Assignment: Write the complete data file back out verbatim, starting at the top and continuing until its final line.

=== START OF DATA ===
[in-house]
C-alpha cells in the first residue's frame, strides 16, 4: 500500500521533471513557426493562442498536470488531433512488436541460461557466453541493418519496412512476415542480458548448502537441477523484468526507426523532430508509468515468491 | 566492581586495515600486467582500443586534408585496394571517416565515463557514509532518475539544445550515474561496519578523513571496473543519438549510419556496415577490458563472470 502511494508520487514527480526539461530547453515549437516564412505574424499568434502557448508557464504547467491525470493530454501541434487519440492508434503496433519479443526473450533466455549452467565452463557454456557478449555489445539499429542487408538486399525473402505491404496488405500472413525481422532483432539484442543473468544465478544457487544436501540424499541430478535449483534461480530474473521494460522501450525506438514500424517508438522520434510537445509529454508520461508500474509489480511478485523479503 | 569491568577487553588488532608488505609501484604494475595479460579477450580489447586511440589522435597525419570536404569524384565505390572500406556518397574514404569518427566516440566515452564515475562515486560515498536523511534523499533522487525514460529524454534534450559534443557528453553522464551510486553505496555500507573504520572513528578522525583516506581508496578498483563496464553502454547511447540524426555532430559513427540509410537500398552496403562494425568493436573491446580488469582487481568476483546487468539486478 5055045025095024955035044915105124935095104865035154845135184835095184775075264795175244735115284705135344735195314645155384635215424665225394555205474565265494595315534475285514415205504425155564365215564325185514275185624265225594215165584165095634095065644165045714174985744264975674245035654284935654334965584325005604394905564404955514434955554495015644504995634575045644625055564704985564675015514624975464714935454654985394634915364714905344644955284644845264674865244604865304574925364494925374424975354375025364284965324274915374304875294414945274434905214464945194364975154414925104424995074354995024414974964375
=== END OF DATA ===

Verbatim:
[in-house]
C-alpha cells in the first residue's frame, strides 16, 4: 500500500521533471513557426493562442498536470488531433512488436541460461557466453541493418519496412512476415542480458548448502537441477523484468526507426523532430508509468515468491 | 566492581586495515600486467582500443586534408585496394571517416565515463557514509532518475539544445550515474561496519578523513571496473543519438549510419556496415577490458563472470 502511494508520487514527480526539461530547453515549437516564412505574424499568434502557448508557464504547467491525470493530454501541434487519440492508434503496433519479443526473450533466455549452467565452463557454456557478449555489445539499429542487408538486399525473402505491404496488405500472413525481422532483432539484442543473468544465478544457487544436501540424499541430478535449483534461480530474473521494460522501450525506438514500424517508438522520434510537445509529454508520461508500474509489480511478485523479503 | 569491568577487553588488532608488505609501484604494475595479460579477450580489447586511440589522435597525419570536404569524384565505390572500406556518397574514404569518427566516440566515452564515475562515486560515498536523511534523499533522487525514460529524454534534450559534443557528453553522464551510486553505496555500507573504520572513528578522525583516506581508496578498483563496464553502454547511447540524426555532430559513427540509410537500398552496403562494425568493436573491446580488469582487481568476483546487468539486478 5055045025095024955035044915105124935095104865035154845135184835095184775075264795175244735115284705135344735195314645155384635215424665225394555205474565265494595315534475285514415205504425155564365215564325185514275185624265225594215165584165095634095065644165045714174985744264975674245035654284935654334965584325005604394905564404955514434955554495015644504995634575045644625055564704985564675015514624975464714935454654985394634915364714905344644955284644845264674865244604865304574925364494925374424975354375025364284965324274915374304875294414945274434905214464945194364975154414925104424995074354995024414974964375